Another claim frequently heard is that every time a demonstration becomes an instance of mass violence, “our” side demonstrated peacefully, “silmiya” , but the other side, who oppose us, infiltrated into the demonstration and created provocations against the police and public institutions, throwing stones and Molotov cocktails, in order to get the police to beat us and then the media would make us out to be violent and uncultured. This claim is heard from all sides.  


But the newest conspiracy theory came lately from the study houses of the Salafi imams. They claim that the source of Egypt’s troubles is the remnants of the Pharaonic, heretical culture, which remains within the public arena in the Land of Islam, chiefly the Sphinx and the pyramids. He who dwells on high sees those statues and monuments as symbols of idol worship, and thinks that whoever would leave them standing on the soil of Egypt is perpetuating the Pharaonic heresy. Allah is furious at Egypt because of this, and causes Egypt to suffer political, public and economic plagues. The necessary conclusion to be drawn from this theory is that Egypt must expunge all remnants of the Pharaonic culture, including those in museums, because only then will the wrath of the Almighty be assuaged and Egypt will be cured of its ills. We saw a similar approach during the nineties in Afghanistan, which suffered from a long drought, and to quiet the rage of the Creator of the world, the Taliban smashed the two enormous, ancient statues of Buddha that were carved into the mountain in the area of Bamiyan, despite worldwide protests. One may assume that this fanatical attitude of the Taliban regarding cultures that preceded Islam was part of the justification of the war that the world began against them towards the end of 2001, following the attacks of September 11 in the United States. What would happen in Egypt if the Sphinx and the pyramids were destroyed, as some Salafis demand?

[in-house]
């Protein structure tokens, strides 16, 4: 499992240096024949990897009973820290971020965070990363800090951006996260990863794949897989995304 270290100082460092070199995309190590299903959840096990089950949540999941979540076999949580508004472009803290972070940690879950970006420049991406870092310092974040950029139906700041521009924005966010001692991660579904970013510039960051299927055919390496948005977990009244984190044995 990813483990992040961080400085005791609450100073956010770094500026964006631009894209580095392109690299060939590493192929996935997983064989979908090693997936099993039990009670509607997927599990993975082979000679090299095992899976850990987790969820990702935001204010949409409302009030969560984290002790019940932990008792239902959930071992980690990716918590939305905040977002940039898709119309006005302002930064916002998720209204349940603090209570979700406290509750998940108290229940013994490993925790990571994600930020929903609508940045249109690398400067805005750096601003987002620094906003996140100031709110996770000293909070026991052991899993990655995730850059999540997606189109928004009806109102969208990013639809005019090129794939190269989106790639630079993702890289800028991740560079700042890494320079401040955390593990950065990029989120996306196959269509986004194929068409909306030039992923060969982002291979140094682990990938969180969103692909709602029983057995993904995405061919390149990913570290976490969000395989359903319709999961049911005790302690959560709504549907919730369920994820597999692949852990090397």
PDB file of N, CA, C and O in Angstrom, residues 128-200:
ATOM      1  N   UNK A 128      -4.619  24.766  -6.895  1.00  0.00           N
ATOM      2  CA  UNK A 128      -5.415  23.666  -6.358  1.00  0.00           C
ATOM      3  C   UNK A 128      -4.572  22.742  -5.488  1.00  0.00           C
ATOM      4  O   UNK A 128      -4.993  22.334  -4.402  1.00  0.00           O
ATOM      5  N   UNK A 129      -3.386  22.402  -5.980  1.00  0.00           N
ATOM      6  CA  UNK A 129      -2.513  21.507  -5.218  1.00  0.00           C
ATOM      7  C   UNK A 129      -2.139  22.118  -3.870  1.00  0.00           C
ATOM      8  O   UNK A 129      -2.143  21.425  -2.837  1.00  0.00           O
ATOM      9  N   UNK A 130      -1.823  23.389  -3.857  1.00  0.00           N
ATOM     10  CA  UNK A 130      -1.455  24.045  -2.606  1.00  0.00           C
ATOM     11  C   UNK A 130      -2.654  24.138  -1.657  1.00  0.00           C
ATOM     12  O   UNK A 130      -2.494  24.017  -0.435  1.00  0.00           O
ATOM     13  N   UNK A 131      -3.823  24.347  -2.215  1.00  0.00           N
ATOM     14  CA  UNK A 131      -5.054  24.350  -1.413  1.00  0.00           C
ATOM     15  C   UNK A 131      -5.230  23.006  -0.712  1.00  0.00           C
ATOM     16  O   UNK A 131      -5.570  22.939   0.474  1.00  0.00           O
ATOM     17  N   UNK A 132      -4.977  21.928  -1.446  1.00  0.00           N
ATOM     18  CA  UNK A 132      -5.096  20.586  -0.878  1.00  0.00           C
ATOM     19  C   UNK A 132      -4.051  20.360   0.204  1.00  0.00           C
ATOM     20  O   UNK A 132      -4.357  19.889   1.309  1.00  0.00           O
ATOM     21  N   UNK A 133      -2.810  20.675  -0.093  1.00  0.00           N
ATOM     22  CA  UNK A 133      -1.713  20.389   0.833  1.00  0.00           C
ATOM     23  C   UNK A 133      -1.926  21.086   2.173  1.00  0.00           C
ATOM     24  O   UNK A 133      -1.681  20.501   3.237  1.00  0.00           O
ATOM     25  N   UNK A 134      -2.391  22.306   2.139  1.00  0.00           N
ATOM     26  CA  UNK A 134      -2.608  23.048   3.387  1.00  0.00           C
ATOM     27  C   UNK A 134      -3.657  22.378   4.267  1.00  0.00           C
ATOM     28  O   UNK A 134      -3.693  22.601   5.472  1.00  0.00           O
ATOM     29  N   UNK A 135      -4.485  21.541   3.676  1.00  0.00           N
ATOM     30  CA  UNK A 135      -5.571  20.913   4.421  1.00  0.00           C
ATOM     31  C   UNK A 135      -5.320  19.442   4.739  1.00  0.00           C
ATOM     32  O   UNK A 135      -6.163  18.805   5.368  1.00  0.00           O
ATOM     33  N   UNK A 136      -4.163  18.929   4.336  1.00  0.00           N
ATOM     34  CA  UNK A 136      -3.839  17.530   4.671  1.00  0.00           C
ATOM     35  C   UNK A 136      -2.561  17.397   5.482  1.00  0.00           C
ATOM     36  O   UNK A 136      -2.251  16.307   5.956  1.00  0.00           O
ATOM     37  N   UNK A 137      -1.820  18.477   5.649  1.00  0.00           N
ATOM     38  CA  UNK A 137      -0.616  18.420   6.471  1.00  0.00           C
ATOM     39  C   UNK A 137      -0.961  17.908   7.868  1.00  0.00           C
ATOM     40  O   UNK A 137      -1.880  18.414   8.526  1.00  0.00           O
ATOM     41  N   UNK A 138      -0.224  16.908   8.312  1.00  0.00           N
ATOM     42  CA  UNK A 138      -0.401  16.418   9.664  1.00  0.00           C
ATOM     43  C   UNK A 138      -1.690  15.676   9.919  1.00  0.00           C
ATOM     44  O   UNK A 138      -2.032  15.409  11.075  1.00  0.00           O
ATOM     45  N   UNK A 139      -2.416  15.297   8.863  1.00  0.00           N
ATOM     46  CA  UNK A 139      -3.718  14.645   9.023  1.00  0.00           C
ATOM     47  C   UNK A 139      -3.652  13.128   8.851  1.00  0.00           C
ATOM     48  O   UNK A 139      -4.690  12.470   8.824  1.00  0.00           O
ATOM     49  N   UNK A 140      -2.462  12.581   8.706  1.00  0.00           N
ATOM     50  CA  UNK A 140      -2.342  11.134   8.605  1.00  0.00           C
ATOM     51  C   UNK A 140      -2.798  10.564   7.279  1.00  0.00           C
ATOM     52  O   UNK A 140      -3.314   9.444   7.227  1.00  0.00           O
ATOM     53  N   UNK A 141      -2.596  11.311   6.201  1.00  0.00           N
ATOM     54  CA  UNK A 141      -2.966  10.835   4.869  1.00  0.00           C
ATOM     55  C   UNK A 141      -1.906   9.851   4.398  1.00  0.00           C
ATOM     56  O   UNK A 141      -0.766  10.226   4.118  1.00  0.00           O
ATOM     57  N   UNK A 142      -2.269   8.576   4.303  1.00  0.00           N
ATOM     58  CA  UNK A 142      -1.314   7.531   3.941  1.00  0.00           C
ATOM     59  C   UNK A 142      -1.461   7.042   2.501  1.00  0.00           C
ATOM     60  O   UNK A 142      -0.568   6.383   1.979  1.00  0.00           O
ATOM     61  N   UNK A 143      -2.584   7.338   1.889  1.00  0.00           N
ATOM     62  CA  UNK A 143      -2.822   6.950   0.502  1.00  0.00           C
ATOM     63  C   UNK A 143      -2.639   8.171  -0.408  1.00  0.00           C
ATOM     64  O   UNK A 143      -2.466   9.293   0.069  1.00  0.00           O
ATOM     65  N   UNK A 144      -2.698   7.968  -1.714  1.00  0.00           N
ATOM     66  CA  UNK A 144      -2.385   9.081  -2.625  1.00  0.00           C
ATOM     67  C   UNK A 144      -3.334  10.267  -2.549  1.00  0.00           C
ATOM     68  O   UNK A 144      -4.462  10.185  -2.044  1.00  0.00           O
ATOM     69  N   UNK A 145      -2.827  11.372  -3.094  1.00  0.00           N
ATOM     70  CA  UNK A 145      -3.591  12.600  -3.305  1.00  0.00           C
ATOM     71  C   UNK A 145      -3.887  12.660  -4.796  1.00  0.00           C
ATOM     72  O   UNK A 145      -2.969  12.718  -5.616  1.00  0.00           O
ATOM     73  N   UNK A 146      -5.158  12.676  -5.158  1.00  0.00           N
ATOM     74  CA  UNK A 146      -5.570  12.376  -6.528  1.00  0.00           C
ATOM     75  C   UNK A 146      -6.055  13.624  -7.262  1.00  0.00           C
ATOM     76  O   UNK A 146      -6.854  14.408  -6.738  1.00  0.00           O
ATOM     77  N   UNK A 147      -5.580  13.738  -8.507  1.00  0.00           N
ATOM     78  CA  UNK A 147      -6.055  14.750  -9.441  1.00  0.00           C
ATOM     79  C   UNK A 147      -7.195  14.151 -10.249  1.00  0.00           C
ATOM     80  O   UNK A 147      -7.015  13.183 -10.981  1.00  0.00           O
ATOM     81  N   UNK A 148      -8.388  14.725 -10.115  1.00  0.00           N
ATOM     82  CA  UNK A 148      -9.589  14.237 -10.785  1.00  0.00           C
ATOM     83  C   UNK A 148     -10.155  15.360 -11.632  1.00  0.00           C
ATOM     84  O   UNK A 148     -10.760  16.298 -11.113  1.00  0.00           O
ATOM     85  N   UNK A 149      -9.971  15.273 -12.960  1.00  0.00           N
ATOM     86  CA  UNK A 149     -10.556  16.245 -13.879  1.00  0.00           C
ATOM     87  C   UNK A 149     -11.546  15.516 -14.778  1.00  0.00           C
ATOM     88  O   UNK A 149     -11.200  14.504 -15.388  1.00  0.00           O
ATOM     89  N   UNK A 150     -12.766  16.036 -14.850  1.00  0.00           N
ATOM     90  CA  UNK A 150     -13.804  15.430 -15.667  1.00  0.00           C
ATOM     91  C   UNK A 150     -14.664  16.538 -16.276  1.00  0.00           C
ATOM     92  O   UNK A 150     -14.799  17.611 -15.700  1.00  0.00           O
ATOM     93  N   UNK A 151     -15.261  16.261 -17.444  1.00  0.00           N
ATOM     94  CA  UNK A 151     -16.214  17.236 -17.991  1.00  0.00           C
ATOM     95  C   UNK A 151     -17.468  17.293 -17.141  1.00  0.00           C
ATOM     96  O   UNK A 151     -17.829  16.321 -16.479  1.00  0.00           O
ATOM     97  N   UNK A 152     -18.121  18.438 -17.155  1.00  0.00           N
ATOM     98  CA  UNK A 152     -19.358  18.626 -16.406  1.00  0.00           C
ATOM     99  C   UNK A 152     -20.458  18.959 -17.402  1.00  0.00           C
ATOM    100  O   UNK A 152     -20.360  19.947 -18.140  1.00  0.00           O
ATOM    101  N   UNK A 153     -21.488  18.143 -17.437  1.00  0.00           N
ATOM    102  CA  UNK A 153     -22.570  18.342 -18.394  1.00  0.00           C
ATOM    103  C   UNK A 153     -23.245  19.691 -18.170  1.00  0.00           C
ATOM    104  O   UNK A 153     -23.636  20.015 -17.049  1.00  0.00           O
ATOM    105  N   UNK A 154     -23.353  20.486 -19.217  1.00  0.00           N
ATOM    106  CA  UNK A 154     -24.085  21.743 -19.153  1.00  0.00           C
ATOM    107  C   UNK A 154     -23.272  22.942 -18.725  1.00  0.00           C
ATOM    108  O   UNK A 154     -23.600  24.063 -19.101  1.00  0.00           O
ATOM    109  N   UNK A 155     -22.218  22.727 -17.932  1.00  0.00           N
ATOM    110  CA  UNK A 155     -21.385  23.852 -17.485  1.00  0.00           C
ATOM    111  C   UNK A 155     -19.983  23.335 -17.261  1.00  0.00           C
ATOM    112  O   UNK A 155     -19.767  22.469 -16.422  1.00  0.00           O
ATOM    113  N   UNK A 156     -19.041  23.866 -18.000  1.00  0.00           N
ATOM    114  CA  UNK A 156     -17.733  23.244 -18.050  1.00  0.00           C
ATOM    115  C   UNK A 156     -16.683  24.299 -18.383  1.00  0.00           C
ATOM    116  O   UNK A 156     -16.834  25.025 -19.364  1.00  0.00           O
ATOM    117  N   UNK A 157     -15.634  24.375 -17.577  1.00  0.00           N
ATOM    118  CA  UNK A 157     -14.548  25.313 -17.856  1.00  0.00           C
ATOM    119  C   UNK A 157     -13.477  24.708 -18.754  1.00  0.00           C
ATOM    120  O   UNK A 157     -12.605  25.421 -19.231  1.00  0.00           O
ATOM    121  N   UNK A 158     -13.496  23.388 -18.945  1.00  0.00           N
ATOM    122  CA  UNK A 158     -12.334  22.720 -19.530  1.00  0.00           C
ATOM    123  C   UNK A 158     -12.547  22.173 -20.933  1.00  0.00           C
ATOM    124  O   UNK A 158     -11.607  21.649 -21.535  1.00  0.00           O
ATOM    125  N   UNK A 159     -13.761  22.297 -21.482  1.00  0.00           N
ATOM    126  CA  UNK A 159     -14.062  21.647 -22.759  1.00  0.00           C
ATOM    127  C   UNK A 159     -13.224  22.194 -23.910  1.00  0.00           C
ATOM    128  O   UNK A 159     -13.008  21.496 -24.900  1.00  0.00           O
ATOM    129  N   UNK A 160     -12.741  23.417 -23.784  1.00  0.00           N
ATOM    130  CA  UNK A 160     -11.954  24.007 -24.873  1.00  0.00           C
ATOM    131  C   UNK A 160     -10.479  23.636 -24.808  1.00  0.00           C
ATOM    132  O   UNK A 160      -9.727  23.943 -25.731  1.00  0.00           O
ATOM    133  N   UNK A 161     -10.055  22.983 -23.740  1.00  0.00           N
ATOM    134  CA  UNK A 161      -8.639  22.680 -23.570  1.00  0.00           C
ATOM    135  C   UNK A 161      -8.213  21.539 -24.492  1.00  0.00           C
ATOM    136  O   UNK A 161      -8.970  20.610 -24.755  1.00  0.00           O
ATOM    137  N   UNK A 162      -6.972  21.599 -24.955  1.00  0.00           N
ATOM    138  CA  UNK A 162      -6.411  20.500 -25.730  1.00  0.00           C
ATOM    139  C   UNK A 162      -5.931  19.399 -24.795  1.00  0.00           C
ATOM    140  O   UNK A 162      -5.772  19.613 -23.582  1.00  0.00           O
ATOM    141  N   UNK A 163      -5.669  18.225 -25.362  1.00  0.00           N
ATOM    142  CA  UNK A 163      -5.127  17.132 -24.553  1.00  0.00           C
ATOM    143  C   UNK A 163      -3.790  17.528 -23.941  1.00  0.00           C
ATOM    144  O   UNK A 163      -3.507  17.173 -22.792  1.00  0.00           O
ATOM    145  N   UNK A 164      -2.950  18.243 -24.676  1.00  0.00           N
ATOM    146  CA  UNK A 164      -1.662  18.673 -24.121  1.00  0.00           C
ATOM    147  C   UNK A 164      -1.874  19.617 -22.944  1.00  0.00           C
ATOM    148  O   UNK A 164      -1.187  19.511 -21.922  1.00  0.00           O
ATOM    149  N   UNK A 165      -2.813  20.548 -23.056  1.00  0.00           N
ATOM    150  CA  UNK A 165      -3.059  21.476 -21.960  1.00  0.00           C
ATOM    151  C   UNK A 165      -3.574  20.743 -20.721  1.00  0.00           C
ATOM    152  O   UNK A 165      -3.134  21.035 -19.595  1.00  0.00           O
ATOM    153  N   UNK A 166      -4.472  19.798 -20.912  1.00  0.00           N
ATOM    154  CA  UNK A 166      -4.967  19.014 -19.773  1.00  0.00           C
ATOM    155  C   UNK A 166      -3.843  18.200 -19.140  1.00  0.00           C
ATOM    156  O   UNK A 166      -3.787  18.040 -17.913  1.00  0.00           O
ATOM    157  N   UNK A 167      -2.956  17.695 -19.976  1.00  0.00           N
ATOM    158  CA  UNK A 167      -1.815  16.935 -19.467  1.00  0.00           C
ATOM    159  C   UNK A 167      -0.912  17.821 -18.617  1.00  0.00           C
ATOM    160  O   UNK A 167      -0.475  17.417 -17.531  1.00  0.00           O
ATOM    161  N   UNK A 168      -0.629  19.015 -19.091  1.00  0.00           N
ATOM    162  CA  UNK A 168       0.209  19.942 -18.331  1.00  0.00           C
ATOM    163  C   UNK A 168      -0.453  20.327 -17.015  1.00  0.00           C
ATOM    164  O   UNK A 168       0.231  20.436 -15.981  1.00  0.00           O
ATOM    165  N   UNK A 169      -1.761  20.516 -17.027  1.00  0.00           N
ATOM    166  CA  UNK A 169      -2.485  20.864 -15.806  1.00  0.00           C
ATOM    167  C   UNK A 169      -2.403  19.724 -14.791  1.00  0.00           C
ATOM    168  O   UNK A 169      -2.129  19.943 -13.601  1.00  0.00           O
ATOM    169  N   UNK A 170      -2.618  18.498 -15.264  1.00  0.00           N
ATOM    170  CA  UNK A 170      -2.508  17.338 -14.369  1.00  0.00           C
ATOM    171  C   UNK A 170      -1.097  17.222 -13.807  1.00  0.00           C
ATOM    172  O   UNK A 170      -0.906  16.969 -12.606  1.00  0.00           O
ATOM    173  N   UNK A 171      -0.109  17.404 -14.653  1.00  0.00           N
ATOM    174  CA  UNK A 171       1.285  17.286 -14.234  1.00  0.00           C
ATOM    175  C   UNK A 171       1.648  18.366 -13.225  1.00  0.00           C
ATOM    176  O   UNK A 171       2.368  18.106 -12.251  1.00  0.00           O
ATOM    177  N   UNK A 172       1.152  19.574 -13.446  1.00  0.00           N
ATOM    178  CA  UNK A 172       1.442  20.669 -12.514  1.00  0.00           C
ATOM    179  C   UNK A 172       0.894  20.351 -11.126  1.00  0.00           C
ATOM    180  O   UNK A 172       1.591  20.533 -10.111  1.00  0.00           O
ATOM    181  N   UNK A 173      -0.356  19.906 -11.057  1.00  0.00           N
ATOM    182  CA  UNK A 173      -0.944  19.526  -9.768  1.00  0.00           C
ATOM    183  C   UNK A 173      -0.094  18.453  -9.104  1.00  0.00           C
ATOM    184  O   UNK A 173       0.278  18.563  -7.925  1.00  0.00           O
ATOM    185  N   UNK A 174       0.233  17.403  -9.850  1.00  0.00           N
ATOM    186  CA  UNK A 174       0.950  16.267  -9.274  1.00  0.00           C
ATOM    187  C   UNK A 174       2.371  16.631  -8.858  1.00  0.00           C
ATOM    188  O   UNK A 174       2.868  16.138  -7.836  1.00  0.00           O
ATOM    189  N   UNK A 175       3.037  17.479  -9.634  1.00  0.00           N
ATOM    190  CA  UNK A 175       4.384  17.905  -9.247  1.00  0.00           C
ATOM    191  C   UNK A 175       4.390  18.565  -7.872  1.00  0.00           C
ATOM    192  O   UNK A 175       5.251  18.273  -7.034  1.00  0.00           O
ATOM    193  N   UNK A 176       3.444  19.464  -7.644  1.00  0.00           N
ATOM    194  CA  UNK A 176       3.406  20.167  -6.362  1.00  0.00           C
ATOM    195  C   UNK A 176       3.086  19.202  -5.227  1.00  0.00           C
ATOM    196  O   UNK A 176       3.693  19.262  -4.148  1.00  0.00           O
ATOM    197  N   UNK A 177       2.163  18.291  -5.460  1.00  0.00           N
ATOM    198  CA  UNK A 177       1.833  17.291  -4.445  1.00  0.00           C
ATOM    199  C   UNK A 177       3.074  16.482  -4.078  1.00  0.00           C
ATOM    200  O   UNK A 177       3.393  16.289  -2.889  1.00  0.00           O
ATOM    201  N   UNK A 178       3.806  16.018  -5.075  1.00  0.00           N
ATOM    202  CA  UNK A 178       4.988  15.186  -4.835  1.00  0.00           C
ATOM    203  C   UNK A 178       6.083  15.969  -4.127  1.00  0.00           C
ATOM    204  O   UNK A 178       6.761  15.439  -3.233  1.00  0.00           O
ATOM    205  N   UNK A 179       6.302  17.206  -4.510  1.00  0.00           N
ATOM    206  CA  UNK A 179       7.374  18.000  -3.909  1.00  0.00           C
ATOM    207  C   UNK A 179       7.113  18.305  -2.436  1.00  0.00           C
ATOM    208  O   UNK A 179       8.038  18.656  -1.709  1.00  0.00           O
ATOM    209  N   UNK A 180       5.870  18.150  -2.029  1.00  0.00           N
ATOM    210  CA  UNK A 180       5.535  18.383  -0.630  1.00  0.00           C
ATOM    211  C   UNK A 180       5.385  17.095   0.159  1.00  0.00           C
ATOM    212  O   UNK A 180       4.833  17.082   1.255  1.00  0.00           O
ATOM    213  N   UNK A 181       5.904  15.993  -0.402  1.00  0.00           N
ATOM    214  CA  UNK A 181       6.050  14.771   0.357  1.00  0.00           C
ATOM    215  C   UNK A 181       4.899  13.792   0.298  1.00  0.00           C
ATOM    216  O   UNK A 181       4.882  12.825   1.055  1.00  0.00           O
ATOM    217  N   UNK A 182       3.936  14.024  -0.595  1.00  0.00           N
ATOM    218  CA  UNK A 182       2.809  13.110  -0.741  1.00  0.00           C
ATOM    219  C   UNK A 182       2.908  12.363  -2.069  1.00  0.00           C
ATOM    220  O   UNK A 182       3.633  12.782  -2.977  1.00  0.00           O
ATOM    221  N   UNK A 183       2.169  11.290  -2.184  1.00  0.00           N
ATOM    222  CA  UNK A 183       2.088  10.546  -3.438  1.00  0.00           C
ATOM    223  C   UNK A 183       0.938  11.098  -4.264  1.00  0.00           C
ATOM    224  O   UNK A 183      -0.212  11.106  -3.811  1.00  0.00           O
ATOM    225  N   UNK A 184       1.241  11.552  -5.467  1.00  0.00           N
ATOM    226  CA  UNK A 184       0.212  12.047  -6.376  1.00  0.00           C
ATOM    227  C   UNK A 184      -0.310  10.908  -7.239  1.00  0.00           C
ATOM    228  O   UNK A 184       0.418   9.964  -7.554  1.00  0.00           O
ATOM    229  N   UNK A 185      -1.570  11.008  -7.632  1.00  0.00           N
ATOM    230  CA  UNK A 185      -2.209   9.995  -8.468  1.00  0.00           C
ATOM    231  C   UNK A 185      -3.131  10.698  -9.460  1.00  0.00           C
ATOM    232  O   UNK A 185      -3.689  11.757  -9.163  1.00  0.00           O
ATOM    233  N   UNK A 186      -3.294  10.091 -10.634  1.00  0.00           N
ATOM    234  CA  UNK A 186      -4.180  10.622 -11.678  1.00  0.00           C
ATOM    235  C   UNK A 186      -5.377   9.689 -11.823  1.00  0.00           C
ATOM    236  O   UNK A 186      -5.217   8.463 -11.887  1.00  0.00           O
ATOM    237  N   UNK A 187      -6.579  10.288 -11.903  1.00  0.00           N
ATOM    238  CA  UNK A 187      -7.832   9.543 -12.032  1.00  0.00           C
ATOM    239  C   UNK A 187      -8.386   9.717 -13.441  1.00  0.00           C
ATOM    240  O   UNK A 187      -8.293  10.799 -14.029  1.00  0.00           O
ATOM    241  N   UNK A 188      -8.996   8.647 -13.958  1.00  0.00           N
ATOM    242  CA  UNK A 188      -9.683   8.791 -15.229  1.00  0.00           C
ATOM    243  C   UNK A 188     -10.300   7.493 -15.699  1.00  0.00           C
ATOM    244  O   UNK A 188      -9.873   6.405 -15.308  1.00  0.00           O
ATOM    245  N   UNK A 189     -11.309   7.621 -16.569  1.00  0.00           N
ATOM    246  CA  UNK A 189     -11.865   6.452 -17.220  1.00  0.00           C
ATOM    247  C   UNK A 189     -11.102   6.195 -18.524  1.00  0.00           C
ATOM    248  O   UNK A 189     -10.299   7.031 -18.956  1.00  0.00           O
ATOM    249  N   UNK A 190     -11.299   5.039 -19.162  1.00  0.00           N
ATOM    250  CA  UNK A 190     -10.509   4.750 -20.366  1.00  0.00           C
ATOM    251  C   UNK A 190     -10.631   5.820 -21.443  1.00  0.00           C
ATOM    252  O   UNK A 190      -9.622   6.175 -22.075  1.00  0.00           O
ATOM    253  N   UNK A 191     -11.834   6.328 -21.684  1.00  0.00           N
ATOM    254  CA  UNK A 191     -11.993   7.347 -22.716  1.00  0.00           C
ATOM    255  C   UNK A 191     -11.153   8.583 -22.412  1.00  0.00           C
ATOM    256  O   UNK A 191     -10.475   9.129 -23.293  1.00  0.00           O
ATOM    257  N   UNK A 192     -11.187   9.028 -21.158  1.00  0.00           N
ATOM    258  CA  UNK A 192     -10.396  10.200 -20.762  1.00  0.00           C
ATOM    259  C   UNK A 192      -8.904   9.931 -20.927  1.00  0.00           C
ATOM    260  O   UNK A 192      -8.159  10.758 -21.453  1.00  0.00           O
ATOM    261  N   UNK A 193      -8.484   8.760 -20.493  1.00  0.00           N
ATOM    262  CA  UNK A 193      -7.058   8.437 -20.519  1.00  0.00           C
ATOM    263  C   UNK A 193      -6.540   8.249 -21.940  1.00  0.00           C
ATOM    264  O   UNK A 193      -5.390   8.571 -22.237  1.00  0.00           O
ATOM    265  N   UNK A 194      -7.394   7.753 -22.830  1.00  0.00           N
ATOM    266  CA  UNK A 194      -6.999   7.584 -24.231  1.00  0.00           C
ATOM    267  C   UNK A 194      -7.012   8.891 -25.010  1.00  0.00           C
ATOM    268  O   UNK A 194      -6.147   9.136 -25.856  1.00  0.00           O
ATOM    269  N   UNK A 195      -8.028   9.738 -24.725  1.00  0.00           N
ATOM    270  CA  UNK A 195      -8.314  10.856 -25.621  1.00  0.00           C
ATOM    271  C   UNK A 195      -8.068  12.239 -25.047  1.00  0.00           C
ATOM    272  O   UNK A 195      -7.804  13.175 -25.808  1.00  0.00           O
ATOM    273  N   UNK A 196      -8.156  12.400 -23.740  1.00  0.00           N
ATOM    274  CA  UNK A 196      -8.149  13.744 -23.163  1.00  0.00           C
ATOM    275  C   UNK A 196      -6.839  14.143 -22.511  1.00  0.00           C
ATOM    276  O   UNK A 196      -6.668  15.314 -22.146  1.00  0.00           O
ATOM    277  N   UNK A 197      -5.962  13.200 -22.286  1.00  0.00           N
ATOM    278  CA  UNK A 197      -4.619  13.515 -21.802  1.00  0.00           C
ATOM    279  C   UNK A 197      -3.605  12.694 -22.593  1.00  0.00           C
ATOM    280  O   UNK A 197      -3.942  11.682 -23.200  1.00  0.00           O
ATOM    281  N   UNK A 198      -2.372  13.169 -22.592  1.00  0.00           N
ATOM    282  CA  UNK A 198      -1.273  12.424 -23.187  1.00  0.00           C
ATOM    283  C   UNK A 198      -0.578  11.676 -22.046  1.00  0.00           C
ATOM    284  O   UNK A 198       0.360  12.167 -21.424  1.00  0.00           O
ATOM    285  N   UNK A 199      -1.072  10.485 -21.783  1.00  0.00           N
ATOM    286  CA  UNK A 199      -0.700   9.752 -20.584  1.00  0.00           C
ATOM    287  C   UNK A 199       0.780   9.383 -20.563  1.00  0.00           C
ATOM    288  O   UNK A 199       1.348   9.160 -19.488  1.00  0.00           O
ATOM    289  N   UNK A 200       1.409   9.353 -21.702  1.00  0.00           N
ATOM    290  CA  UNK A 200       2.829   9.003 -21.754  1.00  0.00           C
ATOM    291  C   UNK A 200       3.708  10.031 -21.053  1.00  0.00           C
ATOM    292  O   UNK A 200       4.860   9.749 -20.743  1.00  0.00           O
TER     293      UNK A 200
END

Egypt seems today like a rickety cart that strong, immense horses are pulling in different directions: the Muslim Brotherhood, the Salafis, the seculars, remnants of the Mubarak regime, the military, the police, the General Intelligence Service, the president and the “street”,  and these are in addition to the American, European and international forces, chiefly the International Bank. Will the cart survive the pressures and remain whole or perhaps it will shatter into little pieces, and every area in Egypt will solve its problems by itself. Will the Egyptian cart emerge whole from its straits? Time will tell. Is this an “Arab Spring”? That is not clear at all.






===============

Dr. Kedar is available for lectures


Dr. Mordechai Kedar
(Mordechai.Kedar@biu.ac.il) is an Israeli scholar of Arabic and Islam, a lecturer at Bar-Ilan University and the director of the Center for the Study of the Middle East and Islam (under formation), Bar Ilan University, Israel. He specializes in Islamic ideology and movements, the political discourse of Arab countries, the Arabic mass media, and the Syrian domestic arena.

Translated from Hebrew by Sally Zahav with permission from the author.

 

Additional articles by Dr. Kedar

Source: The article is published in the framework of the Center for the Study of the Middle East and Islam (under formation), Bar Ilan University, Israel. Also published in Makor Rishon, a Hebrew weekly newspaper.

Copyright
- Original materials copyright (c) by the author.

UN: Palestine is Now a Non-Member State;



by Barry Rubin

Reality: Palestine Will Continue to be a Non-Existent State


By Barry Rubin

Twenty-four years ago, almost to the day, in 1988, I stood in a large hall in Algeria and saw Yasir Arafat declare the independence of a Palestinian state. And that was forty-one years, almost to the day, after the UN offered a Palestinian state in 1947. Twelve years ago Israel and the United States officially offered a Palestinian state as part of a compromise at deal in the Camp David summit of 2000.

Arguably, despite all their errors, the Palestinian movement has made progress since those events, though it is not very impressive progress. Yet in real terms there is no real Palestinian state; the movement is more deeply divided than at any time in its history; and the people aren't doing very well.